Verjuice, home grown and made

After many years, this year with help of my sister we picked unripe grapes from my back garden and made verjuice – a taste all too familiar in Persian cuisine. See here for examples of its uses. The slide show below shows all the stages involved except a few very important ones:

  1. Unripe grapes must be separated from branches and washed thoroughly before passed through fruit juicer.
  2. You should add ½ tbsp. salt to each 750 ml bottle of verjuice before storing them.
  3. And most important of all beware that the pulp of this fruit could cause skin allergy. Wear long plastic gloves to be safe just in case.

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Mint-vinegar syrup, شربت سکنجبین sharbat sekanjebin

If you are feeling the heat of the summer this year, this Iranian sweet-sour refreshing drink is for you! Try it and you will know how a soft drink could feel like a bite with no mark!

Ingredients – serves 2

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Shrimp-beans-quinoa with nasturtium

I am making the most of our short summer here in Montreal , making good use of my edible flowers grown in my beloved patio. Here is an idea if you fancy nasturtium in your shrimp dish as a beautiful summer side dish.

Ingredients (serves 4-6 as a side dish) Read the rest of this entry »


Celery Root, Green Apple and Pistachio Salad

This is an extremely easy, tasty and summery salad with lots of room for creativity! I serve this as a side when I have a small party: I also enjoy having it on hot summer days as a light lunch. 

Ingredients (serving 3-4 for a salad or side) Read the rest of this entry »


Loaf cake, with raisins and walnuts

A classic loaf cake is by far my favorite type of cake nice for breakfast, afternoon tea and easy to bake. I realize there are so many varieties out there but this one – with raisins and walnuts – is an extremely good combination and my recipe here makes a light and fluffy cake. I have tried a gluten-free version of this cake by replacing the regular flour with Bob’s Red Mill gluten free all-purpose flour. The cake did not get as fluffy but everything else was just about perfect!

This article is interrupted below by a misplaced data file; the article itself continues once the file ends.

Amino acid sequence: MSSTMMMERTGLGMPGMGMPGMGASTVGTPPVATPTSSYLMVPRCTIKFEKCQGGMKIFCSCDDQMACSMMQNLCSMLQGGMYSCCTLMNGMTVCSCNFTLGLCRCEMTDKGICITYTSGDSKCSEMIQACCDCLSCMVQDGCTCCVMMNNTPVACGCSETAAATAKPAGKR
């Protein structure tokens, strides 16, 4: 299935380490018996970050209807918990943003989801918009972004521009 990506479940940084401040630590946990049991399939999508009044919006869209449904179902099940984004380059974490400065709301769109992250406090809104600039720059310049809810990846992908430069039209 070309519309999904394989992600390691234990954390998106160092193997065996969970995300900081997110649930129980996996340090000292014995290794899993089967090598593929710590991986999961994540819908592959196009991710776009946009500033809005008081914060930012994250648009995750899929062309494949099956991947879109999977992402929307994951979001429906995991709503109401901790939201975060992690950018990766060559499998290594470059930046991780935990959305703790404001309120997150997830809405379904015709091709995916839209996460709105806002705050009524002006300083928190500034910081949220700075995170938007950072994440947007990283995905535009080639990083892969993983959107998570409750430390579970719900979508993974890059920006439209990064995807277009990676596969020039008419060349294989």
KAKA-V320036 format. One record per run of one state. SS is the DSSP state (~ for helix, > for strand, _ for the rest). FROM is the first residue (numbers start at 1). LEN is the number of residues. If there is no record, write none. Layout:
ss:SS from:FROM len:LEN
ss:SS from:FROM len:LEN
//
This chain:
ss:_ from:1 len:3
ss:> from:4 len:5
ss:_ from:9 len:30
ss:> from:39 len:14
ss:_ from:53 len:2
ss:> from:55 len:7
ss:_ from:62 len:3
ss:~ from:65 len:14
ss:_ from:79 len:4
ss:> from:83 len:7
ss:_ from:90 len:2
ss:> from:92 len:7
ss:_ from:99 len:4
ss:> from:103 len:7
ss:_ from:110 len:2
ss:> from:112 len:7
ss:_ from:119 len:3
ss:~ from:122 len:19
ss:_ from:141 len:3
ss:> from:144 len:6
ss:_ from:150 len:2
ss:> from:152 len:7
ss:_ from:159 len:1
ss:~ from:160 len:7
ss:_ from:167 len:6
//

Ingredients Read the rest of this entry »


Spicy Pan Kebab, kabab tabeh کباب تابه 

Living in the minus double digits for a few months by this time of the year, I miss so many things including my charcoal burning barbecue and all the goodies that get roasted and cooked on it during the summer evenings in company of good friends and lots of cool drinks!  I specially miss our kebab making rituals around it although to tell the truth my family eats red meat now, only once in two weeks or so.

If, like me, you crave kebab koobideh, and are ready to settle for a pot version of it, this post is for you.  The basic idea is the same as in original koobideh, only we spread the big meatball instead of dividing it into small balls and then skewering them. This means you will not need to worry about kebab holding on to the skewers while being roasted which means, in turn, we can play around with the ingredients.  You will note that in my new recipe for Pan kebab koobideh below, I have added lots of spices in addition to the grated tomatoes and garlic to the ground beef.  I believe with this kebab what lacks in ambiance, it definitely makes up in the taste! Read the rest of this entry »


Pomegranate soup, Aash-e anar, for Yalda

Once again Yalda, one of Iranian’s much loved and cherished celestial moments and rituals is round the corner. We celebrate Yalda on winter solstice on Dec. 20th  as the longest and darkest night of the year by getting together, reciting poetry and feasting over a colorful spread of dried fruits and nuts, aajil, specific fruits namely pomegranate, persimmon and watermelon, cozy heartwarming dishes and lots of light, hope and energy to get through the long but increasingly brighter winter ahead. See my precious posts for Yalda night here and here.

The Persian “Pomegranate Soup” or ash-e anar آش انار, will forever resonate with me the excellent culinary fiction by the same name written by Marsha Mehran, an eloquent Iranian-Irish author who passed too soon but whose novels depicted Persian cuisine enchanting as a fairy-tale full of texture, fragrance and mystery always ready to haut, charm and welcome those unfamiliar with it. Read the rest of this entry »